Bullying, a universal concern of parents of children with autism, isn’t new and will persist until there’s a near-universal change in thinking. In the meantime, hateful memes like this proliferate on the internet: “Bullying is always going to be a thing. Stop wrapping your kids in cotton wool, teach them to stand up and defend themselves and stop raising a society of victims.”
Bullies raise bullies. Bullies choose to see that the playing field is not only not level, but cratered, often by the likes of themselves, and that the onus is on the victim to stop the violence and intimation. Here is what “NO” to that looks like, and here is what we must do:
Bullying is not a “thing,” it’s a willfully chosen act meant to incite fear and cause harm. Bullying will indeed always be with us as long as the adults in a child’s life aren’t curious about and take action to heal the feelings of powerlessness and hurt drive bullies to attack those they perceive as weaker. Hey, “thing”-ers! Stop wrapping your heads in cotton wool. Teach all children to respect all members of their community whether perceived as greater or lesser, because there will always be both. That’s a “thing” too. Teach all children to stand up and defend the weak, whether it’s in the moment or in life in general, whether the perceived weakness is physical, emotional, cognitive, psychological. Stop raising a society of thugs and responsibility-deniers. Even to them will come moments of weakness and need. And be prepared to discover that those perceived as weak are often toweringly strong in ways their tormenters never imagined—and the consequences thereof.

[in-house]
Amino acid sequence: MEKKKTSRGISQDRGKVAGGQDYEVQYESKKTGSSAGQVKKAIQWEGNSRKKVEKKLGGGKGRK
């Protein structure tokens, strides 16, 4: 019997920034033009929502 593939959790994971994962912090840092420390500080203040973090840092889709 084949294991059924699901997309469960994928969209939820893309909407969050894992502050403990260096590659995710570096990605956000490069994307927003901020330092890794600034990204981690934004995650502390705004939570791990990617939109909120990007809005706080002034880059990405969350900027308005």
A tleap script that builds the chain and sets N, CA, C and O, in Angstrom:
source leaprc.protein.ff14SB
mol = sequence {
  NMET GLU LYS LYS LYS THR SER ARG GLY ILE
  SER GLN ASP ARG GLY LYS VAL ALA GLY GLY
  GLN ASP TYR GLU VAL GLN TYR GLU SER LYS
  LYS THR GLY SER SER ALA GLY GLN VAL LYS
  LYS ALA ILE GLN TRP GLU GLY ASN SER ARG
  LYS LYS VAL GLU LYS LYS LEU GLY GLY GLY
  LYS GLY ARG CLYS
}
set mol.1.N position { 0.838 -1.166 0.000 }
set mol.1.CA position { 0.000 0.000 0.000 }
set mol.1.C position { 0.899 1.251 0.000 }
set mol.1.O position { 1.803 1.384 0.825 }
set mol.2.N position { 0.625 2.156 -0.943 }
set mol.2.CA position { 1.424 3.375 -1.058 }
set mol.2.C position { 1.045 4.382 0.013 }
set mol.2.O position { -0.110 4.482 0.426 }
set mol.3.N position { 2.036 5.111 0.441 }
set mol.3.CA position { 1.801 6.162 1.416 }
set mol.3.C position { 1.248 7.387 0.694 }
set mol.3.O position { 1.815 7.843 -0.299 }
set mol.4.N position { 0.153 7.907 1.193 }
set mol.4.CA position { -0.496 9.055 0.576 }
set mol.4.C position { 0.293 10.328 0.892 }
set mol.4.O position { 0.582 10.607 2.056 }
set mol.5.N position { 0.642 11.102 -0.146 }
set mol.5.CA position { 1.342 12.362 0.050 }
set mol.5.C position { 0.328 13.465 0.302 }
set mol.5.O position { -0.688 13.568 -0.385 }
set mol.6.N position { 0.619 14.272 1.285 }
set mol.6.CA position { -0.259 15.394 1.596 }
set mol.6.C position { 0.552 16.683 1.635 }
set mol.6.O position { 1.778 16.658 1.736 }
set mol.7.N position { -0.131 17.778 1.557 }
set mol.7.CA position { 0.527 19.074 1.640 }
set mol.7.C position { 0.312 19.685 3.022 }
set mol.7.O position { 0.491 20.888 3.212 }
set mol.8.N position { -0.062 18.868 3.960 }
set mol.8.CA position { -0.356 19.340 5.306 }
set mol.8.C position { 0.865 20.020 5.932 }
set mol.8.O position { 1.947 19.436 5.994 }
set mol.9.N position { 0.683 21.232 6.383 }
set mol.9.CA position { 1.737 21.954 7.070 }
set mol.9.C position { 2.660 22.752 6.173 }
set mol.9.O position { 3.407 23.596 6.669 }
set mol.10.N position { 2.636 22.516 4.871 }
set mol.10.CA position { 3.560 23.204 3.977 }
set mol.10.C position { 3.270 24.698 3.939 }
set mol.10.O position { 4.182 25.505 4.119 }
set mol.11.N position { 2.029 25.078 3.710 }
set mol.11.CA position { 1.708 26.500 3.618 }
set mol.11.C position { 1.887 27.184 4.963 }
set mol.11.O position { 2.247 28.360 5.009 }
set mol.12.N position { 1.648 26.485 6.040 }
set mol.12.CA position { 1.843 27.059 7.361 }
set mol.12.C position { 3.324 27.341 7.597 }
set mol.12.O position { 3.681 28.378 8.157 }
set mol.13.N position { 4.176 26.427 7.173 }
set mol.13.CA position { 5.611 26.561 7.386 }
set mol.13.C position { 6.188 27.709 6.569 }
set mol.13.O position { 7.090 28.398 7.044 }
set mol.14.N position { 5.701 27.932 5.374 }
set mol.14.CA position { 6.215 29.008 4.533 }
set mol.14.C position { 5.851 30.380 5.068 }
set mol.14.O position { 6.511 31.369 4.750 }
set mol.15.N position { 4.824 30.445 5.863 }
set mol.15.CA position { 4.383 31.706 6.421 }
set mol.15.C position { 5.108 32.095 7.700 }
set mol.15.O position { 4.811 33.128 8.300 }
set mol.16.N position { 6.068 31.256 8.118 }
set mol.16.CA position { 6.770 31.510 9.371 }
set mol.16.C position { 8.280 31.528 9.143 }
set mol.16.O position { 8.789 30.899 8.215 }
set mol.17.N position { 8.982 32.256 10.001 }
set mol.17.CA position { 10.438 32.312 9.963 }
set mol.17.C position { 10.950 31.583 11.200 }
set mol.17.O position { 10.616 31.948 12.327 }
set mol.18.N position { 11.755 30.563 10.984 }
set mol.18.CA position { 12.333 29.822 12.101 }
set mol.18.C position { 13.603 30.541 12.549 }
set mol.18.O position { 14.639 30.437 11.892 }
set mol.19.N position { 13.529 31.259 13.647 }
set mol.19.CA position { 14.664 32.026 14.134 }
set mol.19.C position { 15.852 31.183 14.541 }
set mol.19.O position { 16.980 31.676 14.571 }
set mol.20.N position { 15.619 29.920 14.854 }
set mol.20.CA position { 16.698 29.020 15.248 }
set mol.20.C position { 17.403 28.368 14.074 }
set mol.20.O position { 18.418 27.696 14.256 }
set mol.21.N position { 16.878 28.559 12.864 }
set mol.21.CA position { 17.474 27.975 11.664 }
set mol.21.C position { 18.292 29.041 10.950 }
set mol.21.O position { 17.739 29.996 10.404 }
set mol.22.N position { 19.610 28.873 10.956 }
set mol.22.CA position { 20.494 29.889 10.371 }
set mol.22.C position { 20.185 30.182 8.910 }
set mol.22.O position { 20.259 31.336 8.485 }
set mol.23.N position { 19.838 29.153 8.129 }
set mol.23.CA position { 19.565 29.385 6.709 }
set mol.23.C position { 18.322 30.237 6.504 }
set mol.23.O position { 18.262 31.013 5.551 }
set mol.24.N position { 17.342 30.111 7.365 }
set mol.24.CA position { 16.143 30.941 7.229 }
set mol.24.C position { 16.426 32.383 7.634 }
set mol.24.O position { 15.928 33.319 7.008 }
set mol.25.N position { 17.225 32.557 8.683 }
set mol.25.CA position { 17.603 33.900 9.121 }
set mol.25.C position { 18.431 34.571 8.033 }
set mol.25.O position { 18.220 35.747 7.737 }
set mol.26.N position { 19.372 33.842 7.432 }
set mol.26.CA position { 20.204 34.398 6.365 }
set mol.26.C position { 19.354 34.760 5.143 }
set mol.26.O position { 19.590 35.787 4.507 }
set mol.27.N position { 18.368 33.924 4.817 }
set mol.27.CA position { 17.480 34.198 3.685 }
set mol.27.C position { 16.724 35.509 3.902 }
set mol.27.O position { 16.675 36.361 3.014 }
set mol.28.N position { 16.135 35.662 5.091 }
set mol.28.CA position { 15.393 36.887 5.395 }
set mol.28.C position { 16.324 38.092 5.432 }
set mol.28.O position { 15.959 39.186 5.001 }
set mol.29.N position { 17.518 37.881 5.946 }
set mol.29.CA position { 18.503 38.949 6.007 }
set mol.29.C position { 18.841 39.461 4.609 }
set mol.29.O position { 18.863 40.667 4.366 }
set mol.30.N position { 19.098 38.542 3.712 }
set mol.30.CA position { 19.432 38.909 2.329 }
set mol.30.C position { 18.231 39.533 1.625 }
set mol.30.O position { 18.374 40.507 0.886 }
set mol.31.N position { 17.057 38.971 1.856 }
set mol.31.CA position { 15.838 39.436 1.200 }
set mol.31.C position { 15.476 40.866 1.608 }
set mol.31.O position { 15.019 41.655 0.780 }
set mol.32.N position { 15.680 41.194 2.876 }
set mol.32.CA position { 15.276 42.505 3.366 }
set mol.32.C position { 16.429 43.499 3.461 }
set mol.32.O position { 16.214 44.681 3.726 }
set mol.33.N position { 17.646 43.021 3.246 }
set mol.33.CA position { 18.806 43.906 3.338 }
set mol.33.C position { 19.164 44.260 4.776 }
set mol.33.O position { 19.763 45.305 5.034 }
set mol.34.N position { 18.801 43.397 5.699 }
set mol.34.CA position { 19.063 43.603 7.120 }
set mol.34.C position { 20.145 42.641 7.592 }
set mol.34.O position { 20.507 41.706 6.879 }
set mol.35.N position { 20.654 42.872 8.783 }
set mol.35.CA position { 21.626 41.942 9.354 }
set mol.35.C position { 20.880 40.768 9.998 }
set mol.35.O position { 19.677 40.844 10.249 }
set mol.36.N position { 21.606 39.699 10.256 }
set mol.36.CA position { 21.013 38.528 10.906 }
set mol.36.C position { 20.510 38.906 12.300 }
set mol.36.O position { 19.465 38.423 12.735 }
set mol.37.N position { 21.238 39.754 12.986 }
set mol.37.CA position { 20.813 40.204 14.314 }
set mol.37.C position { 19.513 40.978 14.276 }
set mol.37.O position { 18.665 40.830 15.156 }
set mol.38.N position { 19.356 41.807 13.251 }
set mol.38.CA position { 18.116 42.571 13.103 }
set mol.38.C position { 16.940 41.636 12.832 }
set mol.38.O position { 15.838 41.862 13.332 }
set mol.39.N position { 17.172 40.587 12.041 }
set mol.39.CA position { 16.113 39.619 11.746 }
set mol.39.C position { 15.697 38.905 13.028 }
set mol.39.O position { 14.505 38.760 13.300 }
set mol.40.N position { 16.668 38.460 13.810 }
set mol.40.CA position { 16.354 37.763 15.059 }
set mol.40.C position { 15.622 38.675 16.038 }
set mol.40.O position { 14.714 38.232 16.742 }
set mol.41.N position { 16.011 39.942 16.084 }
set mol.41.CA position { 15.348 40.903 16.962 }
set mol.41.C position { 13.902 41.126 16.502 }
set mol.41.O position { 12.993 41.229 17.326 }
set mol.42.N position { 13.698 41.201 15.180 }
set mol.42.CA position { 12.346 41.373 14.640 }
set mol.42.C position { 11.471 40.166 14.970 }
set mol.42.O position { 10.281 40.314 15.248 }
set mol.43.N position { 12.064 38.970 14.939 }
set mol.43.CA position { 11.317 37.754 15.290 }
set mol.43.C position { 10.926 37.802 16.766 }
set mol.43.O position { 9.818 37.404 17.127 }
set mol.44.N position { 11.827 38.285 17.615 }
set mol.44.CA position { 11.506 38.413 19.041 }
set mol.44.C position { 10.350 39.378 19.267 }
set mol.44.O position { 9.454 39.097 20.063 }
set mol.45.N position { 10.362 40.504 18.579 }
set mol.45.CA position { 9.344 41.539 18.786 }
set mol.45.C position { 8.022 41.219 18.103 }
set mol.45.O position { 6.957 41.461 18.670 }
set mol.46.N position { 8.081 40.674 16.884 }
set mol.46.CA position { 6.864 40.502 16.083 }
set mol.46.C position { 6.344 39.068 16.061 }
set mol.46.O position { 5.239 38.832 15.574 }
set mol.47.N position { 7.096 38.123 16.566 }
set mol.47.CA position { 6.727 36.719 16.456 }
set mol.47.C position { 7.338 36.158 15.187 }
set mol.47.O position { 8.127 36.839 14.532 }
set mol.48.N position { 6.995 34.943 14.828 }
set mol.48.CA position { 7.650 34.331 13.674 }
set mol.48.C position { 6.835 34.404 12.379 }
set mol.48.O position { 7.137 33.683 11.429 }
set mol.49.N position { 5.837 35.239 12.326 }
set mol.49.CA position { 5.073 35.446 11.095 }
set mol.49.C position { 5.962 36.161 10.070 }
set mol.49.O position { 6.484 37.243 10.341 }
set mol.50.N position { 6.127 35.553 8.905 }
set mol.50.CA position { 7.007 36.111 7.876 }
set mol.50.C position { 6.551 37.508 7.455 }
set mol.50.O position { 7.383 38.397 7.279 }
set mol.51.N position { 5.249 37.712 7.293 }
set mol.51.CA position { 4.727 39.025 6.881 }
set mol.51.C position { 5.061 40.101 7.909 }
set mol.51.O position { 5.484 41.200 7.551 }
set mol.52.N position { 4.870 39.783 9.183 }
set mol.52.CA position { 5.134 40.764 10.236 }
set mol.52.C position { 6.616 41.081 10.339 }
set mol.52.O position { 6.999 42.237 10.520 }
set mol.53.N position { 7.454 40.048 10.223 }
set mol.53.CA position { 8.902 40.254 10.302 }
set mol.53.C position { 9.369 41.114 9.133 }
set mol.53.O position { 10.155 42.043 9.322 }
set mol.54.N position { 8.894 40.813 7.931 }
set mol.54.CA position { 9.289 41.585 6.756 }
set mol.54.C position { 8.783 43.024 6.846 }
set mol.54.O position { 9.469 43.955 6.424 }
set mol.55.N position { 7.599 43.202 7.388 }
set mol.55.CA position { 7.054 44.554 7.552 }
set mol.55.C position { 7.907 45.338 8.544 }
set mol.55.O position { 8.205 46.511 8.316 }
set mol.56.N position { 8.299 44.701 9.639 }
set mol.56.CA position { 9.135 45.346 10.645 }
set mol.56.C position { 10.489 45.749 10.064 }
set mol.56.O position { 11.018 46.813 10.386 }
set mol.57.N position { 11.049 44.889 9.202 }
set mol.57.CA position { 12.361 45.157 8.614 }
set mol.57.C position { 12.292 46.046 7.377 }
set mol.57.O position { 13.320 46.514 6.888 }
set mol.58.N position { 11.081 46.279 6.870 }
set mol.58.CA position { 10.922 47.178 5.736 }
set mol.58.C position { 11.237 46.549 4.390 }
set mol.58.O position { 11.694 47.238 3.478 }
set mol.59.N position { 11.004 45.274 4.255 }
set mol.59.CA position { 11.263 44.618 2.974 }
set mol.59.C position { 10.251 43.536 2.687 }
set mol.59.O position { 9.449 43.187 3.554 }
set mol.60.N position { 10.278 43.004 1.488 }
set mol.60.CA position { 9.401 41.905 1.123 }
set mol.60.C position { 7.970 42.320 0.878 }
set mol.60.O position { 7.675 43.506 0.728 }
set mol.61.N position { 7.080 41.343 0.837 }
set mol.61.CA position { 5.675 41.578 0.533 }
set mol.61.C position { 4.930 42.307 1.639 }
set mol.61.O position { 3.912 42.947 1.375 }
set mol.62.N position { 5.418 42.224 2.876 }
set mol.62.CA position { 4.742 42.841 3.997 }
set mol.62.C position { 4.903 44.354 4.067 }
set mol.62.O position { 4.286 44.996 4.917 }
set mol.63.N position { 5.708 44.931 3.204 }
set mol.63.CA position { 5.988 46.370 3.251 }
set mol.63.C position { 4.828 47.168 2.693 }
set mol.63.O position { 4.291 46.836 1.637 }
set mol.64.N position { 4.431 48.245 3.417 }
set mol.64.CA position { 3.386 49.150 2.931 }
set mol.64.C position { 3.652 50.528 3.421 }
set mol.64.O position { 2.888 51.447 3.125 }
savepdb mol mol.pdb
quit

A piercing line in the movie Silverado is Linda Hunt telling Kevin Kline, “Some people think because they’re stronger or meaner, that they can push you around. I’ve seen a lot of that. But it’s only true if you let it be.” Hunt, as a dwarf and a lesbian born in the 1940s, probably knows a thing or two about bullying, and I like to imagine she took great pleasure in a line that embodies her courageous and successful life. We can’t do less than refusing to answer violence with violence, but rather insisting that the problem be attacked and resolved at the root, and owning that the root is us.
© 2016 Ellen Notbohm www.ellennotbohm.com